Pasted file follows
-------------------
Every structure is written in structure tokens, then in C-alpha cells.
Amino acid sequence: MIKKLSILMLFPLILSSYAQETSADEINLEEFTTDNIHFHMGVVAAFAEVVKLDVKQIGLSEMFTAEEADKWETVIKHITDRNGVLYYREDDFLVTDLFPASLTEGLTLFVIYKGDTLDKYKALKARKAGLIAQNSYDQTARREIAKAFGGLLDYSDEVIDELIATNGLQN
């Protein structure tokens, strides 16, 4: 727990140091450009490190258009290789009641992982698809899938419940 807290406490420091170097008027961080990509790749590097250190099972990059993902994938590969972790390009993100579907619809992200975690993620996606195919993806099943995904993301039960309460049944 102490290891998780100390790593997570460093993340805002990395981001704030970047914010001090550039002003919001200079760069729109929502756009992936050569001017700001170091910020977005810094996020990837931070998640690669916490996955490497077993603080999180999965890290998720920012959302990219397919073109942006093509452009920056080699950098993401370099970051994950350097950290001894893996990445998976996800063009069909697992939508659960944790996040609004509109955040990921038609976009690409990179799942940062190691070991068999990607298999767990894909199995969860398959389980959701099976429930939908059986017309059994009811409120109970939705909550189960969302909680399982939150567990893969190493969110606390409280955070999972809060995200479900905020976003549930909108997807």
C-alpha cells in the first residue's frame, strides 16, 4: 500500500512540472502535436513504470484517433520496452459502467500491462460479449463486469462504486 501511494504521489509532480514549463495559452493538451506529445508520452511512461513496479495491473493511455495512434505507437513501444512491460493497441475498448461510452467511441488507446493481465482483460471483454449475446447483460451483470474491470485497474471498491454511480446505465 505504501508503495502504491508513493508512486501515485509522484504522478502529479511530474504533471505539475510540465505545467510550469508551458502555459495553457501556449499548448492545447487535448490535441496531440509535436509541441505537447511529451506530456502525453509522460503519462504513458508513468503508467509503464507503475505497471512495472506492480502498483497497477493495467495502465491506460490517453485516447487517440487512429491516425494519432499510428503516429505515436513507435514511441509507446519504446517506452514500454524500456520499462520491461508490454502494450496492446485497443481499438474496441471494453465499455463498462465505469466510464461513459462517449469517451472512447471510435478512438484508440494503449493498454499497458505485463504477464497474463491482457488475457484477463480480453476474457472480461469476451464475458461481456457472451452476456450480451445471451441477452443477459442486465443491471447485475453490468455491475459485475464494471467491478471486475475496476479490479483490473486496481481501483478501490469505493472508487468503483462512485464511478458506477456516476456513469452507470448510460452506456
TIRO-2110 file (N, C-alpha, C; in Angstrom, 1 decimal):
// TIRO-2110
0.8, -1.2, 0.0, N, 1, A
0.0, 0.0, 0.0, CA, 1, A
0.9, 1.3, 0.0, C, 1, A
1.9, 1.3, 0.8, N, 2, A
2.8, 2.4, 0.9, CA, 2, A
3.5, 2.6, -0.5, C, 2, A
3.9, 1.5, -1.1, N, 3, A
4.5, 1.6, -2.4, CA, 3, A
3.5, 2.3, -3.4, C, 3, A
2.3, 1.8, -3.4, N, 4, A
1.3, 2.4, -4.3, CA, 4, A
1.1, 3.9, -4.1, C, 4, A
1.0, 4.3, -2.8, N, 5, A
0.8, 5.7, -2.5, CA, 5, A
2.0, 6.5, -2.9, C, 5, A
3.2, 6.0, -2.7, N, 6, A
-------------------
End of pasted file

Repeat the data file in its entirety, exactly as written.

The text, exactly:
Every structure is written in structure tokens, then in C-alpha cells.
Amino acid sequence: MIKKLSILMLFPLILSSYAQETSADEINLEEFTTDNIHFHMGVVAAFAEVVKLDVKQIGLSEMFTAEEADKWETVIKHITDRNGVLYYREDDFLVTDLFPASLTEGLTLFVIYKGDTLDKYKALKARKAGLIAQNSYDQTARREIAKAFGGLLDYSDEVIDELIATNGLQN
């Protein structure tokens, strides 16, 4: 727990140091450009490190258009290789009641992982698809899938419940 807290406490420091170097008027961080990509790749590097250190099972990059993902994938590969972790390009993100579907619809992200975690993620996606195919993806099943995904993301039960309460049944 102490290891998780100390790593997570460093993340805002990395981001704030970047914010001090550039002003919001200079760069729109929502756009992936050569001017700001170091910020977005810094996020990837931070998640690669916490996955490497077993603080999180999965890290998720920012959302990219397919073109942006093509452009920056080699950098993401370099970051994950350097950290001894893996990445998976996800063009069909697992939508659960944790996040609004509109955040990921038609976009690409990179799942940062190691070991068999990607298999767990894909199995969860398959389980959701099976429930939908059986017309059994009811409120109970939705909550189960969302909680399982939150567990893969190493969110606390409280955070999972809060995200479900905020976003549930909108997807």
C-alpha cells in the first residue's frame, strides 16, 4: 500500500512540472502535436513504470484517433520496452459502467500491462460479449463486469462504486 501511494504521489509532480514549463495559452493538451506529445508520452511512461513496479495491473493511455495512434505507437513501444512491460493497441475498448461510452467511441488507446493481465482483460471483454449475446447483460451483470474491470485497474471498491454511480446505465 505504501508503495502504491508513493508512486501515485509522484504522478502529479511530474504533471505539475510540465505545467510550469508551458502555459495553457501556449499548448492545447487535448490535441496531440509535436509541441505537447511529451506530456502525453509522460503519462504513458508513468503508467509503464507503475505497471512495472506492480502498483497497477493495467495502465491506460490517453485516447487517440487512429491516425494519432499510428503516429505515436513507435514511441509507446519504446517506452514500454524500456520499462520491461508490454502494450496492446485497443481499438474496441471494453465499455463498462465505469466510464461513459462517449469517451472512447471510435478512438484508440494503449493498454499497458505485463504477464497474463491482457488475457484477463480480453476474457472480461469476451464475458461481456457472451452476456450480451445471451441477452443477459442486465443491471447485475453490468455491475459485475464494471467491478471486475475496476479490479483490473486496481481501483478501490469505493472508487468503483462512485464511478458506477456516476456513469452507470448510460452506456
TIRO-2110 file (N, C-alpha, C; in Angstrom, 1 decimal):
// TIRO-2110
0.8, -1.2, 0.0, N, 1, A
0.0, 0.0, 0.0, CA, 1, A
0.9, 1.3, 0.0, C, 1, A
1.9, 1.3, 0.8, N, 2, A
2.8, 2.4, 0.9, CA, 2, A
3.5, 2.6, -0.5, C, 2, A
3.9, 1.5, -1.1, N, 3, A
4.5, 1.6, -2.4, CA, 3, A
3.5, 2.3, -3.4, C, 3, A
2.3, 1.8, -3.4, N, 4, A
1.3, 2.4, -4.3, CA, 4, A
1.1, 3.9, -4.1, C, 4, A
1.0, 4.3, -2.8, N, 5, A
0.8, 5.7, -2.5, CA, 5, A
2.0, 6.5, -2.9, C, 5, A
3.2, 6.0, -2.7, N, 6, A